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Netherlands Residents Experience Nightmare Living In The ‘Most Spammed Home Address’

Imagine having your mailbox clogged with letters from strangers.






Getting junk or spam emails is already bad enough so what more if unexpected letters are delivered right to your doorstep. If that’s not bad enough, imagine living in a home where you get your utilities cut off for no reason or receive mail from strangers. Sounds like a nightmare but it did happen to a few people living at this particular address in the Netherlands.

Home address 1234 AB, 123 (real address undisclosed) is considered as the most spammed address hackers or even regular people in the country use when they fill out online forms, Motherboard Netherlands (via Oddity Central) reported. These people either enter the address because they’re too lazy to put their own or use it as a way to protect their own privacy. What these people don’t realize is that it has negative consequences for people who are actually living in that home.

1234 AB, 123 is an actual address in Noord-Holland (North Holland) province in Netherlands.

Source: Google Maps
It’s proven to exist and there’s also a Street View of it on Google Maps.

Motherboard Netherlands tracked down the people living at the said home address and their contact numbers.According to the publication, the building is located in a corner street and has four apartments. When residents were asked how it feels like being in the country’s most spammed home address, the people said that it has affected them in a significant way.

The first person who shared his story was a man named Fransen (not real name). In 2009, the man moved to 1234 AB, 123 and almost a year later, his phone and internet lines were cut off. The utilities also came next.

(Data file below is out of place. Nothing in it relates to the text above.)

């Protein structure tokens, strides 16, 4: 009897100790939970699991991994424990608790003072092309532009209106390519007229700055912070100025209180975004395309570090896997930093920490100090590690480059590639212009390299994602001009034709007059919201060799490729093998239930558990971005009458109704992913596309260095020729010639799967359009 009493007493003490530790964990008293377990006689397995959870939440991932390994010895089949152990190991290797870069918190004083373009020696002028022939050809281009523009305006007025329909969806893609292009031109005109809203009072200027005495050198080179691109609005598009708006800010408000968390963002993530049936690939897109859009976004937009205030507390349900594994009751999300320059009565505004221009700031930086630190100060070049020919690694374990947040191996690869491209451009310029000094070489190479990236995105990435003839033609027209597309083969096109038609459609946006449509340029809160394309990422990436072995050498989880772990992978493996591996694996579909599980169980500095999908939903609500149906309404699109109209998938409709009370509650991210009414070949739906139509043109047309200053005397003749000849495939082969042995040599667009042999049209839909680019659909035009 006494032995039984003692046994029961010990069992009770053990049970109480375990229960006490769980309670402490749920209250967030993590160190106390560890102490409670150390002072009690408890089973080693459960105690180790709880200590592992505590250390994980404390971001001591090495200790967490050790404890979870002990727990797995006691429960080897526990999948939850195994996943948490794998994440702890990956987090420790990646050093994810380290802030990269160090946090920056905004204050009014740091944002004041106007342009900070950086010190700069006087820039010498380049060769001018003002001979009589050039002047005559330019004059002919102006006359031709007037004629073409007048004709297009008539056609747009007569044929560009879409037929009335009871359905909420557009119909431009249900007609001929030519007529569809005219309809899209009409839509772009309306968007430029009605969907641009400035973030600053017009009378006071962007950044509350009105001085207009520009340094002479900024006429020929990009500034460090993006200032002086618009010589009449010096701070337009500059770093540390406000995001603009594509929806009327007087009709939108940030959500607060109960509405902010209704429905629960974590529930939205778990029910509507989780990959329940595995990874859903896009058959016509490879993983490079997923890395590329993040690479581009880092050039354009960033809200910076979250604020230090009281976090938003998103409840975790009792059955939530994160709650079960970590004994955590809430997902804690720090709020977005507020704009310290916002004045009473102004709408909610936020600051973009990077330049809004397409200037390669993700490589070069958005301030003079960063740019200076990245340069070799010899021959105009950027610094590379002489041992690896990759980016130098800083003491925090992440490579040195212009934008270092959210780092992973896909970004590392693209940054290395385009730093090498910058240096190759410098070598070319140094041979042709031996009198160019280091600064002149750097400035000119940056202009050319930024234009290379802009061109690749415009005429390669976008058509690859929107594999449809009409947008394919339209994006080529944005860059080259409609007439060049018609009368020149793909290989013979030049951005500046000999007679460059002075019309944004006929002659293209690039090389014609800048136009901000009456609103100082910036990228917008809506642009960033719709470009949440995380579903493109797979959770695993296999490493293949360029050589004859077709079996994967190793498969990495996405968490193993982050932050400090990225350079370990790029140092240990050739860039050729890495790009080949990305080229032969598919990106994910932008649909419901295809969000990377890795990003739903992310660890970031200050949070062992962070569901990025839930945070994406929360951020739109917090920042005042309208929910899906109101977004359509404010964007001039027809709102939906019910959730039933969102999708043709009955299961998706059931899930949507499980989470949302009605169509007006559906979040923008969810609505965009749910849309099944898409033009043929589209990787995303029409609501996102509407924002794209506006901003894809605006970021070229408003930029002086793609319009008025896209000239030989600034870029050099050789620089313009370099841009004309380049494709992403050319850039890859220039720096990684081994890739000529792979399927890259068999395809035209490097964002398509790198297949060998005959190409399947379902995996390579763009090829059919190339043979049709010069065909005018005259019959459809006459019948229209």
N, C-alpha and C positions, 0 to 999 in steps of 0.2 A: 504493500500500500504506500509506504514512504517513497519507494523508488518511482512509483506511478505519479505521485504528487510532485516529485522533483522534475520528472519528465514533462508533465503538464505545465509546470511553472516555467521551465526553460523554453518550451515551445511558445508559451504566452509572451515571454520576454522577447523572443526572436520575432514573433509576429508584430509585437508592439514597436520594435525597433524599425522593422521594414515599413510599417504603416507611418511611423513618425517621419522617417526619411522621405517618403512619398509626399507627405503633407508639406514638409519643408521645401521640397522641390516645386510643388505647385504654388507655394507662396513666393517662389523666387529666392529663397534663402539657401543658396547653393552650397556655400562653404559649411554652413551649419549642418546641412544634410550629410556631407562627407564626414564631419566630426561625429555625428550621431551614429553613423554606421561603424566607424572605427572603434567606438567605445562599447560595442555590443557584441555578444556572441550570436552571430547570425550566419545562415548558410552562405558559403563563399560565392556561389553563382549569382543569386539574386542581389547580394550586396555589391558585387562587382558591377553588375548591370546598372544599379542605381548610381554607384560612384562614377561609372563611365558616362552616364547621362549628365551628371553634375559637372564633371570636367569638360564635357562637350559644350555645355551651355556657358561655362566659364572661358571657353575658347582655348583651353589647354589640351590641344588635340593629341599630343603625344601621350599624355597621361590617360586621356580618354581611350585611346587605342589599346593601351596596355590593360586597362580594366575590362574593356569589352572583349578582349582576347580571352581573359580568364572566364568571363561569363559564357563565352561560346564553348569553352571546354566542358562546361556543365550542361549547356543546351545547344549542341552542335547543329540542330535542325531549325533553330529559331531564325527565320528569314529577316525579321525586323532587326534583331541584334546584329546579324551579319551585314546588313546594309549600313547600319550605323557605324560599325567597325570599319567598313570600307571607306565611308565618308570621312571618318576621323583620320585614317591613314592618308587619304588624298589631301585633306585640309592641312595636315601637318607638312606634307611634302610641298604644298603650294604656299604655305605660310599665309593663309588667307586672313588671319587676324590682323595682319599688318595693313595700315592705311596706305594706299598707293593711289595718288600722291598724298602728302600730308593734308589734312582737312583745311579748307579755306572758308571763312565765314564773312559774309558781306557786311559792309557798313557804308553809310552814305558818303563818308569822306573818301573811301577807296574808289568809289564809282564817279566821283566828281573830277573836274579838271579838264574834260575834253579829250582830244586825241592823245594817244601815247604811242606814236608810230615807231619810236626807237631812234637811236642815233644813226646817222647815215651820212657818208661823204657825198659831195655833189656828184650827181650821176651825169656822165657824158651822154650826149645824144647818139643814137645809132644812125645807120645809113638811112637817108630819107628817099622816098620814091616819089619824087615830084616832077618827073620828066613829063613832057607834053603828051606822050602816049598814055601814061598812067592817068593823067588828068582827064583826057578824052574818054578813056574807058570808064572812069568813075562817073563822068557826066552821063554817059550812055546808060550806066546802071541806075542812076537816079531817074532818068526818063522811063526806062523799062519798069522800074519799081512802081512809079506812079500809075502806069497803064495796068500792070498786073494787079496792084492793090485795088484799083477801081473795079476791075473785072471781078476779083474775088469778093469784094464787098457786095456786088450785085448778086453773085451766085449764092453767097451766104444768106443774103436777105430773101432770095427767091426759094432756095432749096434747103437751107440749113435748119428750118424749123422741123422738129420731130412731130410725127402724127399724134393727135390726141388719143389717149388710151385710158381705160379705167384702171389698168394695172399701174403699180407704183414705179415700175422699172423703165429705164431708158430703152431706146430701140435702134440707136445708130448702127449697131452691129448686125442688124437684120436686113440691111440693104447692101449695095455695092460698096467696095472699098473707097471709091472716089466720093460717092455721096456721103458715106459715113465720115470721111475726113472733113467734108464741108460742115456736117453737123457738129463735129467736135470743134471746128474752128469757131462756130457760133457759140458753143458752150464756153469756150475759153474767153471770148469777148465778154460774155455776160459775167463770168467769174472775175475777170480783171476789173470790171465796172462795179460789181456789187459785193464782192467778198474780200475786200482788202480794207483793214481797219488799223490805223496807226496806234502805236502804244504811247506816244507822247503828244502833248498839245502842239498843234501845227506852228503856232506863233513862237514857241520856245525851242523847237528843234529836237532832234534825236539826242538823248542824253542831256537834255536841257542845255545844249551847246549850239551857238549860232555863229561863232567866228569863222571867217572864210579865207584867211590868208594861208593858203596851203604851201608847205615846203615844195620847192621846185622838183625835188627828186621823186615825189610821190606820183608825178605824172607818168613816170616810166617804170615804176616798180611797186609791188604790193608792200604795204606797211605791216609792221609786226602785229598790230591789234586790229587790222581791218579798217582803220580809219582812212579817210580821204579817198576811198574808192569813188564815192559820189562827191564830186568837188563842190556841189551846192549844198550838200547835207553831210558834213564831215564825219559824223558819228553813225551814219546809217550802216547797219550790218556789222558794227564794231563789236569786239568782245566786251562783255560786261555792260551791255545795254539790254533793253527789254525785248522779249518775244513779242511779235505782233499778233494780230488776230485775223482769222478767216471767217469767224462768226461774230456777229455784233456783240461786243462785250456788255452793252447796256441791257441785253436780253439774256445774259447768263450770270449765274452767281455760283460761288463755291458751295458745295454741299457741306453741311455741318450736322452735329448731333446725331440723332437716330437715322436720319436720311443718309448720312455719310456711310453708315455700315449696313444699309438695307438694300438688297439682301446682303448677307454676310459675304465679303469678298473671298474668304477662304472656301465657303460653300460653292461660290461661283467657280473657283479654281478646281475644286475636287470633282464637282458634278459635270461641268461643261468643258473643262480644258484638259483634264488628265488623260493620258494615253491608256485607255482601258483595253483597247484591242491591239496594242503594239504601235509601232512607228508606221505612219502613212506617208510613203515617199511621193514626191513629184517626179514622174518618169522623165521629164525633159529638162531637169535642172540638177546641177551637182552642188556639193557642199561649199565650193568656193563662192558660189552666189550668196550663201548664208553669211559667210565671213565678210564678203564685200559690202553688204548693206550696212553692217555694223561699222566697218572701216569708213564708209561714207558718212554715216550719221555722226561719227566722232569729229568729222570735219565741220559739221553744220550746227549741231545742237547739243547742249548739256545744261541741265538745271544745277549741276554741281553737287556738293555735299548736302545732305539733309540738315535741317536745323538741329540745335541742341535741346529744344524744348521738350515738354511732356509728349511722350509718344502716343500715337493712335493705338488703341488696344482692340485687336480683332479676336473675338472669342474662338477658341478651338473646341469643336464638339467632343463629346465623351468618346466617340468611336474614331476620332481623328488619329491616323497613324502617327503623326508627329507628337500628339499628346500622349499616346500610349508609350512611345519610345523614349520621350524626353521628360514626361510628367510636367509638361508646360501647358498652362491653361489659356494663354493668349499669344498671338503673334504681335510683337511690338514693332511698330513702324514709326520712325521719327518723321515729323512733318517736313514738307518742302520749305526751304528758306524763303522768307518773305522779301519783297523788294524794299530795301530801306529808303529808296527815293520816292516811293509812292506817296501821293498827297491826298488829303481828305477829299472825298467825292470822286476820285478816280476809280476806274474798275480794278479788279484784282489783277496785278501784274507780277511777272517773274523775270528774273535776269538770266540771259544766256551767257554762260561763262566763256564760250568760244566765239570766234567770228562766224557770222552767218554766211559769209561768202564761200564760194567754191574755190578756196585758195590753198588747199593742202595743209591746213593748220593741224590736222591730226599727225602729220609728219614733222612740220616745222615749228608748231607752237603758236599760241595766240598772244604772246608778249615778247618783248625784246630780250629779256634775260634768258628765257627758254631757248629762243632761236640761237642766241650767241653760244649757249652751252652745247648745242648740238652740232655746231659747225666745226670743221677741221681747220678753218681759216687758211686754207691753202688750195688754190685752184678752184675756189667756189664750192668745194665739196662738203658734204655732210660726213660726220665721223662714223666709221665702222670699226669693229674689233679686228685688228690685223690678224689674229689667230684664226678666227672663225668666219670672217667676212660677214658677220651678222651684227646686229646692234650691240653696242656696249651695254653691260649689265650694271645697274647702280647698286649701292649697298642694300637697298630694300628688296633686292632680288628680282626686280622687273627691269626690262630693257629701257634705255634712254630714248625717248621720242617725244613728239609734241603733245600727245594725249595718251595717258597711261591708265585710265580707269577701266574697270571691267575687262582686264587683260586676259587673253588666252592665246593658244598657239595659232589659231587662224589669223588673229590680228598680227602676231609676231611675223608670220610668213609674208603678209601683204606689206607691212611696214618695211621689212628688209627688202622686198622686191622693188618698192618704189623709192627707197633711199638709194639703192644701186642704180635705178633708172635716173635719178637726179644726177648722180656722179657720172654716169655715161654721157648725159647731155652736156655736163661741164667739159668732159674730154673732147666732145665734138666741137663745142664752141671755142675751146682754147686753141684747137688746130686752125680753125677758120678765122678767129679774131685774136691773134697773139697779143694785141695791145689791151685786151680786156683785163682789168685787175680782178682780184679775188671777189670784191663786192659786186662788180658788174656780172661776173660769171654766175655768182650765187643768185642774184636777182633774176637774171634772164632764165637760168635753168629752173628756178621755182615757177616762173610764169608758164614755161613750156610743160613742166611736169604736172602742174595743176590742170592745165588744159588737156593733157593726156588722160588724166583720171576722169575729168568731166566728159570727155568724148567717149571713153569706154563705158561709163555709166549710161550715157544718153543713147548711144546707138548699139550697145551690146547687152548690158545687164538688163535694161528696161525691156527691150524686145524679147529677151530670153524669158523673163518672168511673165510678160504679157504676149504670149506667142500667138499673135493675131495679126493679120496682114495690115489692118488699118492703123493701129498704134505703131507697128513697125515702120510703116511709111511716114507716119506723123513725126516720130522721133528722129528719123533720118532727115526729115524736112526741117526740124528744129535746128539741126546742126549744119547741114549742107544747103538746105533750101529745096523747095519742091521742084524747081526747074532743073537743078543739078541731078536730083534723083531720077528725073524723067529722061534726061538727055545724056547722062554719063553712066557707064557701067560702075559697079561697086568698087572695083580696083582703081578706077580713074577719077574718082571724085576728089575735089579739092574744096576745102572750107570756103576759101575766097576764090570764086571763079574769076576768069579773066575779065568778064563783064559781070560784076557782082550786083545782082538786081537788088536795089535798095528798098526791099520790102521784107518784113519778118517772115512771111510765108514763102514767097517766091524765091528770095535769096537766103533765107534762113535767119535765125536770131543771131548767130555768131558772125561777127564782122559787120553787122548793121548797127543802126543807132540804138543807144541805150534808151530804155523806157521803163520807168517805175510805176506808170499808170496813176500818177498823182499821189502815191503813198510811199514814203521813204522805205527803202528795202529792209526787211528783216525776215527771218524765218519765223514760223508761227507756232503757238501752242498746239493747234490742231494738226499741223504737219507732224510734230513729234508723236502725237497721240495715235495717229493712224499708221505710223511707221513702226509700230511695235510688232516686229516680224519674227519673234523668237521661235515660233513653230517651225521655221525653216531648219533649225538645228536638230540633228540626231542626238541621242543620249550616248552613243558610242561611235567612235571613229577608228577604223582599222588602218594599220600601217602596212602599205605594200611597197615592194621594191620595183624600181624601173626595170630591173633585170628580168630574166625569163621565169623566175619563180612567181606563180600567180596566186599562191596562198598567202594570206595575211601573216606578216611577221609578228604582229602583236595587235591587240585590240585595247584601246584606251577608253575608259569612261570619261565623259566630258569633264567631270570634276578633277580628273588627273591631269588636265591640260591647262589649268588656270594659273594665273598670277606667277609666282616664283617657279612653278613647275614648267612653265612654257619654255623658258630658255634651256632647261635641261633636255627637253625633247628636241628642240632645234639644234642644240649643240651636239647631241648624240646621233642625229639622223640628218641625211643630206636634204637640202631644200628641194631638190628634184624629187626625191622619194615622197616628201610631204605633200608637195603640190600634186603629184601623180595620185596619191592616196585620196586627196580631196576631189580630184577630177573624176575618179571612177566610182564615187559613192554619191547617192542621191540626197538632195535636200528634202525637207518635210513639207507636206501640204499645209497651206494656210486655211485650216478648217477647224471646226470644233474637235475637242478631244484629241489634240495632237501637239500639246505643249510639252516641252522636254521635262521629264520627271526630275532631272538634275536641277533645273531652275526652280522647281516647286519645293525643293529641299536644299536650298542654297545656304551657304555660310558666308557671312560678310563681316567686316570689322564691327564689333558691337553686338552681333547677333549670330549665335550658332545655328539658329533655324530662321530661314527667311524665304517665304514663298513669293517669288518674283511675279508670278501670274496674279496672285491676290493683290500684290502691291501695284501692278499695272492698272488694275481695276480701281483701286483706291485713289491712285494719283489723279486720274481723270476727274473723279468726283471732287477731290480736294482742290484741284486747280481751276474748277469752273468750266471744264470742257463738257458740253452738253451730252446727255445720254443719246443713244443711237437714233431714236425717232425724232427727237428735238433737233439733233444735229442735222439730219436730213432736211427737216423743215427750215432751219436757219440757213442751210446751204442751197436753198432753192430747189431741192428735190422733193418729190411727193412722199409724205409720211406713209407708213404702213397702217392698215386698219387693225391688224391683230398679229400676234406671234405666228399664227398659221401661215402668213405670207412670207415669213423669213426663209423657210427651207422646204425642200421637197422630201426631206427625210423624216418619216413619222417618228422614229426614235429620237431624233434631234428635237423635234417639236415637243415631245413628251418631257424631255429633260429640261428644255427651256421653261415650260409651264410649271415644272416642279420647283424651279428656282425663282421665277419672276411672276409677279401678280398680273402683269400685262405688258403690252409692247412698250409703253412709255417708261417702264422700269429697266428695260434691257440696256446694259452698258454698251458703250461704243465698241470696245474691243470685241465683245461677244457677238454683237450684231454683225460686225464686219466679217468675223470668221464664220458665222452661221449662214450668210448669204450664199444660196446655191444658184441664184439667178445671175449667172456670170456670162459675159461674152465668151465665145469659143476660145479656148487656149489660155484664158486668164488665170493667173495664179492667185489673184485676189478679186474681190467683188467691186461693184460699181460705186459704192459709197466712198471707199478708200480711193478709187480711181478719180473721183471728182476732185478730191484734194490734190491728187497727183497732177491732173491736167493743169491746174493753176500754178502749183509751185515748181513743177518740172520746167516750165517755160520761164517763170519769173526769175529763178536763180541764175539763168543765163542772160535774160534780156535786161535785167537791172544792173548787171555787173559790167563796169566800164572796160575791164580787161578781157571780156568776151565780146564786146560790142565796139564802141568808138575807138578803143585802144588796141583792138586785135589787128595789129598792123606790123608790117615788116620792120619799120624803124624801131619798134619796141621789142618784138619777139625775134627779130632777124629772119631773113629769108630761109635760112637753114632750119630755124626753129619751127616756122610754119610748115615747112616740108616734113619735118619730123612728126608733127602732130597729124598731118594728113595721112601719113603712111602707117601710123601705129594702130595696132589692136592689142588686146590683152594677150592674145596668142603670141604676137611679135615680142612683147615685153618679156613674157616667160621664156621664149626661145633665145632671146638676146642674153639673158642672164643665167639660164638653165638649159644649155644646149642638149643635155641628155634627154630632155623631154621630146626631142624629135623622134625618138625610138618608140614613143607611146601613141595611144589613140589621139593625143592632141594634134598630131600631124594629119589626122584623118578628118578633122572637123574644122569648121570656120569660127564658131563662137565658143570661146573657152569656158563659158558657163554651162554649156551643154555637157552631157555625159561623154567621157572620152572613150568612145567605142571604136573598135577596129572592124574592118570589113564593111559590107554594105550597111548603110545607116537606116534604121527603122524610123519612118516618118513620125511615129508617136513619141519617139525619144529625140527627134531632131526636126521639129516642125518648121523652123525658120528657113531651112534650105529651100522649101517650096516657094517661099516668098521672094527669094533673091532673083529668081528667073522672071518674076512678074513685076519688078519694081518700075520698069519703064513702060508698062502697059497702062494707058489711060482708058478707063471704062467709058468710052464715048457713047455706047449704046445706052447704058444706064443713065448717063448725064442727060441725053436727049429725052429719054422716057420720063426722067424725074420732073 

Fransen also tried to unsubscribe from a newspaper.

Source: Pixabay

He had a hard time ending the delivery service. Many people subscribed to newspaper services but failed to pay for it in the long run and Fransen suffered the consequences. He would need to pay off other people’s debt just to stop the service.

The poor tenant couldn’t also purchase from, Netherlands’ version of Amazon, because people have registered using his address yet didn’t abide by the company’s rules.

Another person who had to deal with the effects of living in a spammy address is an elderly woman named Mrs. Hendricks (not real name). The 83-year-old woman experienced receiving strange letters that have gotten worse over time.

Her mailbox has been clogged with junk mail.

Turns out, Hendricks received test letters from new call center employees, who are learning how to input addresses. Instead of canceling the action, the test letters are actually sent out, making their way to Hendricks and Fransen.

The tenants sought help from the local authorities but failed to get a solution. Eventually, the mayor came up with an idea: to change the address without changing the postal code. Since the house is a corner building, the “123” house number was eliminated.